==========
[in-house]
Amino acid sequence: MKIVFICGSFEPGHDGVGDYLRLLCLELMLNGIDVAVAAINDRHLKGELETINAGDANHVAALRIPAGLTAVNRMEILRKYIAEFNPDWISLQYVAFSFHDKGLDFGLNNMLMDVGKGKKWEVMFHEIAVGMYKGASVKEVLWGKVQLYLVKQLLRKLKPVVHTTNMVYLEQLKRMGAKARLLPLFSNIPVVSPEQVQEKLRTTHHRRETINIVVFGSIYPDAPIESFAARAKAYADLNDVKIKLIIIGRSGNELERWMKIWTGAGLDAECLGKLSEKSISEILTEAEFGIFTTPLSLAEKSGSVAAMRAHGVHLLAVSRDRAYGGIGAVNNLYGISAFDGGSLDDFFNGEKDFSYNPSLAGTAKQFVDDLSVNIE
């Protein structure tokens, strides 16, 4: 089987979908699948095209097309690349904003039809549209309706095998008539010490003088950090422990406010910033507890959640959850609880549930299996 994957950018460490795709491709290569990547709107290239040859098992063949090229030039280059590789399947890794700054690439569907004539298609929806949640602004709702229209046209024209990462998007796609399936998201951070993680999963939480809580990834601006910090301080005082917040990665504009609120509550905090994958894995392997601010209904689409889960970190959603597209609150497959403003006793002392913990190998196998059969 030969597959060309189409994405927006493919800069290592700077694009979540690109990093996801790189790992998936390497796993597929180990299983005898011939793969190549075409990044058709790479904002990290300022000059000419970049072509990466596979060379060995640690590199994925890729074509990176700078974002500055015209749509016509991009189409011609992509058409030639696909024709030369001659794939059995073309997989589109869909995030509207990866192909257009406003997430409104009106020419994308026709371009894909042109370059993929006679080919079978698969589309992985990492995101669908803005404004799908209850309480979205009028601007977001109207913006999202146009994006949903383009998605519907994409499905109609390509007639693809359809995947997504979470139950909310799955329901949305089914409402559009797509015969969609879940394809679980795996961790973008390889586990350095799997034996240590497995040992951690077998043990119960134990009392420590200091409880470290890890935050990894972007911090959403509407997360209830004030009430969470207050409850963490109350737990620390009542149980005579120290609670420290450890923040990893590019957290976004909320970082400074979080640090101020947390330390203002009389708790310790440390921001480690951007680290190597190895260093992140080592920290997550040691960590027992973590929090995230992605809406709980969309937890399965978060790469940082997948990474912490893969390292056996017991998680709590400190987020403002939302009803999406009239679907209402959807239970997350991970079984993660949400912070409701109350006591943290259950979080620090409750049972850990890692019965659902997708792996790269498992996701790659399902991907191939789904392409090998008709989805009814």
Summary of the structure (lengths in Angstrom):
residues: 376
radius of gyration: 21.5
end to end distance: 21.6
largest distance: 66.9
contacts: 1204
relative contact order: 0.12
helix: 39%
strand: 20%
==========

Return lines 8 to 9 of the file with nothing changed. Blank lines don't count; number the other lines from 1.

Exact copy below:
largest distance: 66.9
contacts: 1204